Marceli Neyder was born on September 3rd, 1918, to a Polish emigré family in Essen, Germany. His father was a hard-working miner, supporting a family of several children. In 1922 the Neyders returned to Poland, settling in Bydgoszcz. In 1925 Marceli began his education. His first year was spent at the school in Osowa Góra; afterwards he attended Czyżówek school. After gaining his higher school-leaving certificate in 1937 he attended the joint cadet college; on passing out he joined the Polish Air Force Academy in Dęblin on 2nd January 1938. He did not participate in the military defence of Poland, as on 8th September he was evacuated with a group of air cadets to the Romanian border area. On September 19th he crossed the border and made his way by train via Bucarest, Jugoslavia and Italy, to reach the rallying point near Paris (arriving by 10th October!) In December 1939 he was transferred to Bron, Lyon. In May 1940 he began training on the MS-406 at Tours airfield, but the capitulation of France forced him to evacuate by sea to Britain.
Neyder disembarked at Liverpool on 27th June 1940. On October 4th he was sent to the 5th OTU at Aston Down for re-training on British aircraft and on 25th October he was posted to the 303 "Tadeusz Kościuszko" Squadron as a non-operational pilot to train on Hurricane fighters. On 2nd December 1940 he was posted to 302 "Poznań" Squadron. On 13th March 1941, flying with the section of P/O Wacław Król and P/O Bronisław Bernaś, he attacked a lone Ju 88 over Selsey Bill. Each of the pilots was credited with 1/3 damage inflicted, though it was later confirmed that the Junkers had crashed into the English Channel. He inflicted a further hit, this time purely on his own account, on 10th May 1941 during an evening patrol over Ashford (Bf 109).
On 28th June 1941, at his own request, Neyder was transferred to 307 "Lvov Eagle Owls" Night Fighter Squadron, defending the Exeter area against German bombing raids. Here he re-trained on two-seater Beaufighters and, accompanied by navigator Sgt. Jan Woźny, began to fly night patrols. On the night of 25th/26th November 1941 Neyder was directed to Church Stanton, where he engaged briefly with a Ju 88, on which he inflicted damage. On 25th/26th April 1942, after a prolonged pursuit, they shot down a Junkers (confirmed) and on the following night they inflicted damage on a further Ju 88. On the night of 3rd/4th May 1942, during a massive raid on Exeter, Neyder and Woźny destroyed another Ju 88, which crashed in flames into the sea.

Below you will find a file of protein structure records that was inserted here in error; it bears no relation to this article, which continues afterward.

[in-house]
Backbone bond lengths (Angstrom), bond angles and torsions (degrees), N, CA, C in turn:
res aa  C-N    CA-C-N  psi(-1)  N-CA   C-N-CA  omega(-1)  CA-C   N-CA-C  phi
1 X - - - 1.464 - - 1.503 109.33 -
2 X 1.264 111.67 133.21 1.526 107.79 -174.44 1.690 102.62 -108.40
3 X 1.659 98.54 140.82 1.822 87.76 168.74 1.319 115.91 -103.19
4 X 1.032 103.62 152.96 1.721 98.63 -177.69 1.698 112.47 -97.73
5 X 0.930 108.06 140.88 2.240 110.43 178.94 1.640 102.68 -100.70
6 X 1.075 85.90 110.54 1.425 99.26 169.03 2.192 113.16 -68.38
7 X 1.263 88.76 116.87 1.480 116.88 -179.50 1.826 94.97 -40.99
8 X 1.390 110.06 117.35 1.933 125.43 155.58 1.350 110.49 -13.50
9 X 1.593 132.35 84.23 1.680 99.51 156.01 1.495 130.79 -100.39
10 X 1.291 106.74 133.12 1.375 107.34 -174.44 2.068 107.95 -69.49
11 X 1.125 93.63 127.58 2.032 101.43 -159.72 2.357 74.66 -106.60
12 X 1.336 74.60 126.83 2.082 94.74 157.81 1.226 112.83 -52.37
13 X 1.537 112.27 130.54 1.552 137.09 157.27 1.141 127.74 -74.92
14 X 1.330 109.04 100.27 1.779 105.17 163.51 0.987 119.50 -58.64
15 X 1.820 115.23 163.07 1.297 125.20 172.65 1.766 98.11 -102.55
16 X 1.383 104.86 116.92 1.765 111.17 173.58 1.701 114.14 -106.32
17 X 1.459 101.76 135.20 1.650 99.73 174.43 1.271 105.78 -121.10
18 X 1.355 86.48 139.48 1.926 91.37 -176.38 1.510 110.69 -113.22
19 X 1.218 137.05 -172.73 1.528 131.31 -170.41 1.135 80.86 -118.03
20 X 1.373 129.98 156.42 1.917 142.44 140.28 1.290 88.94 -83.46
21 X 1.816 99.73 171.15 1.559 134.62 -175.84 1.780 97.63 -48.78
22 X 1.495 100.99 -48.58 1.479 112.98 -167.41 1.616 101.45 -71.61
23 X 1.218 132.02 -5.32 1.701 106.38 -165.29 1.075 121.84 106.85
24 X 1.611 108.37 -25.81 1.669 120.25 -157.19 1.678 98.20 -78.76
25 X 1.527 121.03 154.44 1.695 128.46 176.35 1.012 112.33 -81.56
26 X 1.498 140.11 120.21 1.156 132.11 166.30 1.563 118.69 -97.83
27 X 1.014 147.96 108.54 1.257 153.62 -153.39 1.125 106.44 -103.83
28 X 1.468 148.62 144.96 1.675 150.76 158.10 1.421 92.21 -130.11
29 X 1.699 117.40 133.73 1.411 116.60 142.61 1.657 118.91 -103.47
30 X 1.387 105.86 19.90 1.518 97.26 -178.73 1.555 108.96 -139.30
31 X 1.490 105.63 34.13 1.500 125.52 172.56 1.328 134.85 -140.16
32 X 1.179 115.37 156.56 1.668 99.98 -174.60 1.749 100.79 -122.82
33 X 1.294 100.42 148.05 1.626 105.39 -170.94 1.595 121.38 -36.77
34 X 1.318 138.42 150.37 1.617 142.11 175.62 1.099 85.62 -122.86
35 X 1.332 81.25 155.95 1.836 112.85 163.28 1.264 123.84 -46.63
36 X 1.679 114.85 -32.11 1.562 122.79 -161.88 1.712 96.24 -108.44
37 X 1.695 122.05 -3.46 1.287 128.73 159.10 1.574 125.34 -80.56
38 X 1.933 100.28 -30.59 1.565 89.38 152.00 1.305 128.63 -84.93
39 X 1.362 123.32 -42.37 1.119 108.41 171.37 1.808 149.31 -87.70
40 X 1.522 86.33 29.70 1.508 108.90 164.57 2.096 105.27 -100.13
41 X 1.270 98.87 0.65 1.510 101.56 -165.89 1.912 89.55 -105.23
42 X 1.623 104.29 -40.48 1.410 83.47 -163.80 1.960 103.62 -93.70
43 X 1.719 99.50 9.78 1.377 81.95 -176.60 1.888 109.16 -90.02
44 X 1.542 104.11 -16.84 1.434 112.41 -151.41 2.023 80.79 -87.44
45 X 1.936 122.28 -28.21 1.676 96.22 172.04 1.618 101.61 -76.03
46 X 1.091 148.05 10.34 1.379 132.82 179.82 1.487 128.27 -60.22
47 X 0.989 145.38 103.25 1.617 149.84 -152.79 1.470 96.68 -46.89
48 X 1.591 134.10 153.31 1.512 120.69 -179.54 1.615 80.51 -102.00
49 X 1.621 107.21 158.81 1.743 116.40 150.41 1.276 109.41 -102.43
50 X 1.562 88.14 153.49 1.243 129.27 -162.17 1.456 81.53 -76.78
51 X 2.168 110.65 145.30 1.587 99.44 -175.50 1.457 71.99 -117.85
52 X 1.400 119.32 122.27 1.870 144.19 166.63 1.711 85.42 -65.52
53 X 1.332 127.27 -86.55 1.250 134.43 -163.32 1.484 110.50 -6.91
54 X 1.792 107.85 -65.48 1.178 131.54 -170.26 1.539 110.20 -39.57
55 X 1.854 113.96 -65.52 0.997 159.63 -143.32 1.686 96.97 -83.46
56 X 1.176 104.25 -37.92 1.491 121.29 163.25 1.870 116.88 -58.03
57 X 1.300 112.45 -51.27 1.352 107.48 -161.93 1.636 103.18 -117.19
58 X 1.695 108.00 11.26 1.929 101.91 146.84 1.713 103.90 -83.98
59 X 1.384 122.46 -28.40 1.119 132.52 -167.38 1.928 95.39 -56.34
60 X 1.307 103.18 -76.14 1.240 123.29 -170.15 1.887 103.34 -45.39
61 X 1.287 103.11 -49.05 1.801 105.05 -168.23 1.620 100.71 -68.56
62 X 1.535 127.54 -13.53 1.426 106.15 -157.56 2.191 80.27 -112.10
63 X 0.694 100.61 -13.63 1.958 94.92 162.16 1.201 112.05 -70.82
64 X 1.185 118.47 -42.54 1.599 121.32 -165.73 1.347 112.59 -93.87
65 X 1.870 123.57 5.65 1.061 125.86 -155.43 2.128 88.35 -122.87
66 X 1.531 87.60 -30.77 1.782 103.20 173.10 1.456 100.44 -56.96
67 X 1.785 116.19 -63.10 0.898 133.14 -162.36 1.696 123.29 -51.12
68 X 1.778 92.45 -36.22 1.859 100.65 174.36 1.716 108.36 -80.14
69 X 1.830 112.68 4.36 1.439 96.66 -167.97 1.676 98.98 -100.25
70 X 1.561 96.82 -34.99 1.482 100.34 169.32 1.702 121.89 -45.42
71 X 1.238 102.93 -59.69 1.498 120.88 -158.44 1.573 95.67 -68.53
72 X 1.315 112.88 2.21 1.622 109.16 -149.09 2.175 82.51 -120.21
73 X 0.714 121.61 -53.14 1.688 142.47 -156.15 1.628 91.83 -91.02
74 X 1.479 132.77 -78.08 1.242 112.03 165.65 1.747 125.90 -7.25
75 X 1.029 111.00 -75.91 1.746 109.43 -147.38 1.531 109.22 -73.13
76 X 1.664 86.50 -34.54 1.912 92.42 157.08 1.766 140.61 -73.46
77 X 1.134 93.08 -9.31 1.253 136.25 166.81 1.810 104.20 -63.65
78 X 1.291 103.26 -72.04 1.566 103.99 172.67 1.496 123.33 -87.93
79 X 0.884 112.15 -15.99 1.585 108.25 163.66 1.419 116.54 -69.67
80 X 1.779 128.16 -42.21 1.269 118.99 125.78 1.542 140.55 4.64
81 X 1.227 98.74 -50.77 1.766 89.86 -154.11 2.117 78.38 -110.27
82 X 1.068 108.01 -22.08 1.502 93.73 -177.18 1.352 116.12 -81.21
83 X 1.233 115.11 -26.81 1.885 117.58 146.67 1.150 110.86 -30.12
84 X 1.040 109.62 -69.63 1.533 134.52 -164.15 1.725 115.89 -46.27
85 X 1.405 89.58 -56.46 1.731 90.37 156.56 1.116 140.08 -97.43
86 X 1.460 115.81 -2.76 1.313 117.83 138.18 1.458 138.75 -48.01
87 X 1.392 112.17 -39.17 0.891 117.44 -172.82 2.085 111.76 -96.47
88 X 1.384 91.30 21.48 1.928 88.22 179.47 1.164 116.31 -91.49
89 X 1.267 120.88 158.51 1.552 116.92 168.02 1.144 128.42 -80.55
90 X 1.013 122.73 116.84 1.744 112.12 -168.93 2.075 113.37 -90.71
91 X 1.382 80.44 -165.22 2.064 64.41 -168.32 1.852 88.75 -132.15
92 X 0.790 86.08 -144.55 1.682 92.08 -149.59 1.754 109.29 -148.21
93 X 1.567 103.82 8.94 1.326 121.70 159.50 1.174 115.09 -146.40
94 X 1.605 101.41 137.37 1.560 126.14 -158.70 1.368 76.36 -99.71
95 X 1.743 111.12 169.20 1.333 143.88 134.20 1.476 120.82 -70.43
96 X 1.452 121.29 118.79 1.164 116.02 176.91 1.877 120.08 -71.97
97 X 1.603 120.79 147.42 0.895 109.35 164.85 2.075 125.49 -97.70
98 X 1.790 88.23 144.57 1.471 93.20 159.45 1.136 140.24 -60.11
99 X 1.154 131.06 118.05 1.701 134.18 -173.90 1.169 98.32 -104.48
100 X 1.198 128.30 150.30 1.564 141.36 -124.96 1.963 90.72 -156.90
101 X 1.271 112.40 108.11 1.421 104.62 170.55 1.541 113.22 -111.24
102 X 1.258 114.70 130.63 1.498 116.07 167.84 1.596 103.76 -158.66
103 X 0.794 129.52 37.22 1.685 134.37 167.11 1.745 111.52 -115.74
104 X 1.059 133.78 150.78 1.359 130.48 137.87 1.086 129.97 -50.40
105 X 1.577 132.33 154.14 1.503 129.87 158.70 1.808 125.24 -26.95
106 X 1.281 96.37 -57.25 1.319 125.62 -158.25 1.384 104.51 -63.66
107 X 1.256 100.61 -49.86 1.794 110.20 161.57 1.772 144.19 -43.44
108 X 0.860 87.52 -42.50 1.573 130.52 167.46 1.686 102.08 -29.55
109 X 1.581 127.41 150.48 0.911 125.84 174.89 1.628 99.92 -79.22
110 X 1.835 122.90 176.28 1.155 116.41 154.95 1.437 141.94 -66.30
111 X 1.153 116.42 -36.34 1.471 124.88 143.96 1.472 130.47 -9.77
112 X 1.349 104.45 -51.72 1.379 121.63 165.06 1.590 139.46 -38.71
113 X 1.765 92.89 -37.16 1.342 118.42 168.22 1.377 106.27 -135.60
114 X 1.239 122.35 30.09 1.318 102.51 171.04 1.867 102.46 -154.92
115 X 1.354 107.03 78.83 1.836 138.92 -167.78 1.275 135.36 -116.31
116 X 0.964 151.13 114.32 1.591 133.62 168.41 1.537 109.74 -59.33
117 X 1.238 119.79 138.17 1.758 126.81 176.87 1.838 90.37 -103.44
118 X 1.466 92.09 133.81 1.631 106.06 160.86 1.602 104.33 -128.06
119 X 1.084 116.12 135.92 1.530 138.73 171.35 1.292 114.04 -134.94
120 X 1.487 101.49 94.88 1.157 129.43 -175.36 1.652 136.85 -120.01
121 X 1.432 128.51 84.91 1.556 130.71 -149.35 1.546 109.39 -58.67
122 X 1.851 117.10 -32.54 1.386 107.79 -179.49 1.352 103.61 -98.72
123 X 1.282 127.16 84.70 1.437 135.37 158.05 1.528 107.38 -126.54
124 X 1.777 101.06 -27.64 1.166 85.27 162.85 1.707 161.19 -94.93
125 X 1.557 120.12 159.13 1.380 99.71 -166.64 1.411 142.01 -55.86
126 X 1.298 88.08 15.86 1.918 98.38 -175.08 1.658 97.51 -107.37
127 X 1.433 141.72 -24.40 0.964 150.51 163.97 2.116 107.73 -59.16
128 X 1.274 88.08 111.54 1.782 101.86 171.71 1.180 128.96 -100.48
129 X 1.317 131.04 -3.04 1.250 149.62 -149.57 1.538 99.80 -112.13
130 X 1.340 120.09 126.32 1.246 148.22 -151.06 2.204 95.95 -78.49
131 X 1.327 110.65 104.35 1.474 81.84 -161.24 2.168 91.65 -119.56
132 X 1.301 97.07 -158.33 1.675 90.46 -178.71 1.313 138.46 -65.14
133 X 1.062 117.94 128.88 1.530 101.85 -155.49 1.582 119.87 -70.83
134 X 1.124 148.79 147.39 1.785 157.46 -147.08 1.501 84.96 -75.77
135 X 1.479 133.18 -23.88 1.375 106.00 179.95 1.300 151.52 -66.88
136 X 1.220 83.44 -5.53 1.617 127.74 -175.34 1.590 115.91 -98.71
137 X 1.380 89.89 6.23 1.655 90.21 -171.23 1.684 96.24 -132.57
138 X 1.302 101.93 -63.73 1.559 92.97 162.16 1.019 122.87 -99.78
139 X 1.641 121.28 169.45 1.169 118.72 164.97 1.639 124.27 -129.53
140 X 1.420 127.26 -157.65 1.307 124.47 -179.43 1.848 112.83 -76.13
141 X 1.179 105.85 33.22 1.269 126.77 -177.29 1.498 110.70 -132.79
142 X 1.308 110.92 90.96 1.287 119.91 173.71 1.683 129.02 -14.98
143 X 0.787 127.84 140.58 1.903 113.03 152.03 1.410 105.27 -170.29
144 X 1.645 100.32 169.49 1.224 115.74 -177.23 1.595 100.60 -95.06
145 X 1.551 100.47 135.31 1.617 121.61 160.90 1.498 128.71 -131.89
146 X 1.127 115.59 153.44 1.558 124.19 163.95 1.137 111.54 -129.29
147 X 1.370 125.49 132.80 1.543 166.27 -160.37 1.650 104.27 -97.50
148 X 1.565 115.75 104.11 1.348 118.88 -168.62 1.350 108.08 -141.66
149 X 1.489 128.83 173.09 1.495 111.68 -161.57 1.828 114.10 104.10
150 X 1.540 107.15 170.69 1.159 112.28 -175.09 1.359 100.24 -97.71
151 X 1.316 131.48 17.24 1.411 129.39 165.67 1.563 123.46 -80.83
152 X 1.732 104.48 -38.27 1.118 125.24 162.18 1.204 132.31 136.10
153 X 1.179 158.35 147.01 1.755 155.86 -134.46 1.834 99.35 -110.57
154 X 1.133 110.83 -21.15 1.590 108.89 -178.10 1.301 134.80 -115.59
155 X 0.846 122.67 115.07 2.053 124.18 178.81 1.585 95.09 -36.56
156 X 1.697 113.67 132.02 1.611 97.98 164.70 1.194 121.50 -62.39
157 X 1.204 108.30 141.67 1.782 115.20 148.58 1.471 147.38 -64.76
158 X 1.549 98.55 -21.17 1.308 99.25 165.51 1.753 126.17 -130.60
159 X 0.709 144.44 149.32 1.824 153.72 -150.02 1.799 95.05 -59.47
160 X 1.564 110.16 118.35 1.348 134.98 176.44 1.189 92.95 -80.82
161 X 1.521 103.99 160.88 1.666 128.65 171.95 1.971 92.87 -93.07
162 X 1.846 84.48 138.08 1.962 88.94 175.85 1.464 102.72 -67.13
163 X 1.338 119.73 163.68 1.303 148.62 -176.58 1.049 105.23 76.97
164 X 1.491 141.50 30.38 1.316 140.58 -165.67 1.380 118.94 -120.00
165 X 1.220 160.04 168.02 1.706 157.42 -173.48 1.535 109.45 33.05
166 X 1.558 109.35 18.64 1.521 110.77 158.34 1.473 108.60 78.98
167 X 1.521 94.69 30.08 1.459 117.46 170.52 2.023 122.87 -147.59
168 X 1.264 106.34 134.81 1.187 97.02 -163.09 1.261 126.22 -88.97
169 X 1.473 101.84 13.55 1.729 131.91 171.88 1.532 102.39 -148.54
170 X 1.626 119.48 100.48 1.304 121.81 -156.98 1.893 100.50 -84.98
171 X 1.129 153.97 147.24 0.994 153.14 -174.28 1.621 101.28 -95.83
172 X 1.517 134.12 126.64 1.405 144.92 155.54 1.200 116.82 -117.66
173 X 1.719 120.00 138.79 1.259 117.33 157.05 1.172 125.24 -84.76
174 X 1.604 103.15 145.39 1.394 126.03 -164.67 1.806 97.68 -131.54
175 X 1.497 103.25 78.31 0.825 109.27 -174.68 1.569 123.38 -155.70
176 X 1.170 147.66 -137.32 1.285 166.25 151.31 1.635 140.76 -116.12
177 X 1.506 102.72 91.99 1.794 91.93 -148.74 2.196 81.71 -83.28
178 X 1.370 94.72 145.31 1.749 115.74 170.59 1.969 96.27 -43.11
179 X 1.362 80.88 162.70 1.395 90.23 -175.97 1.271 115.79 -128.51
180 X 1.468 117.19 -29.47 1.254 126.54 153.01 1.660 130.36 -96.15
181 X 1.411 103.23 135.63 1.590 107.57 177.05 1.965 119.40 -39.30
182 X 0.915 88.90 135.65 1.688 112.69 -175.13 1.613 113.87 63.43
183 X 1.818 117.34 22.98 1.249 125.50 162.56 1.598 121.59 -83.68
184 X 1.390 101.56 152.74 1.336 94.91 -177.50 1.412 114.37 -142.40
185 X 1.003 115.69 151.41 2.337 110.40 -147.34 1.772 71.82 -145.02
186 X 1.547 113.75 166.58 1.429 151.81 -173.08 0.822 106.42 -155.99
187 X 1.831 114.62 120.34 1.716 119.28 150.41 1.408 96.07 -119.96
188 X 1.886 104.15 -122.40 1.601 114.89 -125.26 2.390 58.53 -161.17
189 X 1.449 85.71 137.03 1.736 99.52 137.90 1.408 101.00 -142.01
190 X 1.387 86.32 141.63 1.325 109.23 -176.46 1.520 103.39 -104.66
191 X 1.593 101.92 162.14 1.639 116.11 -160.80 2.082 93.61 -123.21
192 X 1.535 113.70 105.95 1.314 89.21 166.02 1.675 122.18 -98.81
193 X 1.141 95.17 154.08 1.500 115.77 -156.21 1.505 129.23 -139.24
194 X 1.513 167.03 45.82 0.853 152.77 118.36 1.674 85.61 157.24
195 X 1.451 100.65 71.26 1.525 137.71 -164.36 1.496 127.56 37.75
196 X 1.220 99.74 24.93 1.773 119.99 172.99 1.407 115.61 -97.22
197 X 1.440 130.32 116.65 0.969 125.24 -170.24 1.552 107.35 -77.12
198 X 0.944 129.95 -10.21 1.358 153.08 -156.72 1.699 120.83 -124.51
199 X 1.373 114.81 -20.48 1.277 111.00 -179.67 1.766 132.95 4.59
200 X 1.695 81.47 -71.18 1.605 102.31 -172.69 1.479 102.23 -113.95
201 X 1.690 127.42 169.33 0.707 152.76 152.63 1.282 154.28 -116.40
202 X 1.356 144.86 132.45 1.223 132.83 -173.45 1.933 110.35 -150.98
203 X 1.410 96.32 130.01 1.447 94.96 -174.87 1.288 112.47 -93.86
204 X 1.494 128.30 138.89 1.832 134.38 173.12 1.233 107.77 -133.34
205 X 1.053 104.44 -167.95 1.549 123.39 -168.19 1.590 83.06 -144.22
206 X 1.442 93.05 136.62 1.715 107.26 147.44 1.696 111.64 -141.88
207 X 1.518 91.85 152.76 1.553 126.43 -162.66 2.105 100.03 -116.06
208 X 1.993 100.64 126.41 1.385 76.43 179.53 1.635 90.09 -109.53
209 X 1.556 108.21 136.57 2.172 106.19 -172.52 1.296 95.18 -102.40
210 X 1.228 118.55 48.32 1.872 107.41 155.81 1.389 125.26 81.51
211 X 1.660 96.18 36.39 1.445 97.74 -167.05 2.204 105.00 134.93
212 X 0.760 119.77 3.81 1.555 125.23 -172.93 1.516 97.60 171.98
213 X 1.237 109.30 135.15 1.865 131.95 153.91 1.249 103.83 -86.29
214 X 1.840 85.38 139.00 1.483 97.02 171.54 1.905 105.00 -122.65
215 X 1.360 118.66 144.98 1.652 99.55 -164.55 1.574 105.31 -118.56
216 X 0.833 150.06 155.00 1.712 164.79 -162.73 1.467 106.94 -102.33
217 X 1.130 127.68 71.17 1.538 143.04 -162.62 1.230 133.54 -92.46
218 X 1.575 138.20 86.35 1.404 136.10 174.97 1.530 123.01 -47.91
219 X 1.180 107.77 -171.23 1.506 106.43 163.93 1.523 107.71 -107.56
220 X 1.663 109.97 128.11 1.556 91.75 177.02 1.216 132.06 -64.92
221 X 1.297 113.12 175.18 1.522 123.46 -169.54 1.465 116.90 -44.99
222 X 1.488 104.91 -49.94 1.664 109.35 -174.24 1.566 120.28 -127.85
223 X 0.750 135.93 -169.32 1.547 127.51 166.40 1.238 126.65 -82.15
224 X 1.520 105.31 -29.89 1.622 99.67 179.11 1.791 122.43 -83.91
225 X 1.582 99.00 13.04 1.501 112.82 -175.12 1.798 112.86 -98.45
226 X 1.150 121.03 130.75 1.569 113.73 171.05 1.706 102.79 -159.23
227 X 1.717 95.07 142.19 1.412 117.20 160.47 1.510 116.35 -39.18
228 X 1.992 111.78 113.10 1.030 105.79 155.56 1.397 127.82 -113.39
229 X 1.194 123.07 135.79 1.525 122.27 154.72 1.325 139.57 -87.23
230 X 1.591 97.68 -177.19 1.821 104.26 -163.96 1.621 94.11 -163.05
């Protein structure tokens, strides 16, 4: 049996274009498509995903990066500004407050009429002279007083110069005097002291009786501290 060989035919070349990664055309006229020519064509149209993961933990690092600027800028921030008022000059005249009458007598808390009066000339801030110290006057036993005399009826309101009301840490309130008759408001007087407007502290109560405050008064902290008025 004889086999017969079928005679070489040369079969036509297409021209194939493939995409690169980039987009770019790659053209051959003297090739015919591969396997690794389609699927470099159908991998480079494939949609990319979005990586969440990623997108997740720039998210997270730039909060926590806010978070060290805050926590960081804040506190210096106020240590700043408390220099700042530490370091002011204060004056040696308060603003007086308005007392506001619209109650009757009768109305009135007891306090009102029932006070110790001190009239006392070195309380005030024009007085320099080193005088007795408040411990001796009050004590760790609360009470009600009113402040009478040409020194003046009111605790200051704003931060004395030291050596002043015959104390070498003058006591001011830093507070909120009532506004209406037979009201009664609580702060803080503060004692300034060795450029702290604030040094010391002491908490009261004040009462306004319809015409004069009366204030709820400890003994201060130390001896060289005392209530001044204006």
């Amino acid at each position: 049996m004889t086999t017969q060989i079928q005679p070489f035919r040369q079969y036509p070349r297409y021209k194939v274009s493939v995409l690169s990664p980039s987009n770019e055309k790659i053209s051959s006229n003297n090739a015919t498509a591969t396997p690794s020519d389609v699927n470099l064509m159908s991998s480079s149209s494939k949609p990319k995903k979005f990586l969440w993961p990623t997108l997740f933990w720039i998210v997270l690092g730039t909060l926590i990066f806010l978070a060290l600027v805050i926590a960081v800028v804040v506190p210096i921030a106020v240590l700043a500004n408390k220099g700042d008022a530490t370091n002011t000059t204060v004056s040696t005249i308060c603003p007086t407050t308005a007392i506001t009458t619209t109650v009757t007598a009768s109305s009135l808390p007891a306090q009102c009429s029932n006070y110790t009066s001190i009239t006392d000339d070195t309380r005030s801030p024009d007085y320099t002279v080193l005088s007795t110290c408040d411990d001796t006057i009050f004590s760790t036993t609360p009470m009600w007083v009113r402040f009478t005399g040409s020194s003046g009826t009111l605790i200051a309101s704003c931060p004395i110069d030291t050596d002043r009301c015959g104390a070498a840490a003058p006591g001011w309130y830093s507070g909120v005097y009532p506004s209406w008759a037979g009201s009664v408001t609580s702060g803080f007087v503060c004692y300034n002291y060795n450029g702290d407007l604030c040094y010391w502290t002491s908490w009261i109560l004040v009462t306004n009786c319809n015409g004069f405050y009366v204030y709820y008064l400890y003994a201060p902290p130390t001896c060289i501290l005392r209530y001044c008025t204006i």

In August 1942, Neyder applied to be transferred to RAF 23 Night Fighter Squadron (then stationed at Manston). With this British squadron Neyder re-trained on the modern Mosquito Mark II fighters (it had been his wish to fly the "Wooden Wonder" that prompted him to apply for the transfer). Neyder crewed up with British navigator F/O Sydney John Cornes. In December 1942, 23 Squadron was posted to the Mediterranean theatre, to Luqa air base, Malta. The aircraft were flown there on 27th December 1942. The 23 Squadron aircrew, including Neyder and Cornes, specialised in long-range "ranger" and "intruder" missions over Sicily, Italy, Tunisia and even southern France.
On 21st February 1943, at 3.35 a.m., Neyder and Cornes took off for a mission in the Maratimo-Pantellaria region. Following the take-off there was no further radio communication and when the crew failed to return it was acknowledged that they had perished. They probably crashed into the sea. Flight Lieutenant Marceli Neyder was awarded the Silver Cross Virtuti Militari (no. 8376) and the Cross of Valour and two bars.
photo from Neyder family collection
Cumft O., Kujawa H. K., Księga lotników polskich 1939-1946, Wydawnictwo MON, Warszawa 1989
Cynk J. B., Polskie Siły Powietrzne w wojnie 1939-1943, AJ-Press, Gdańsk 2001
Cynk J. B., Polskie Siły Powietrzne w wojnie 1943-1945, AJ-Press, Gdańsk 2002
Król W., Myśliwcy, Wydawnictwo MON, Warszawa 1980
Król W., Walczyłem pod niebem Londynu, Ludowa Spółdzielnia Wydawnicza, Warszawa 1982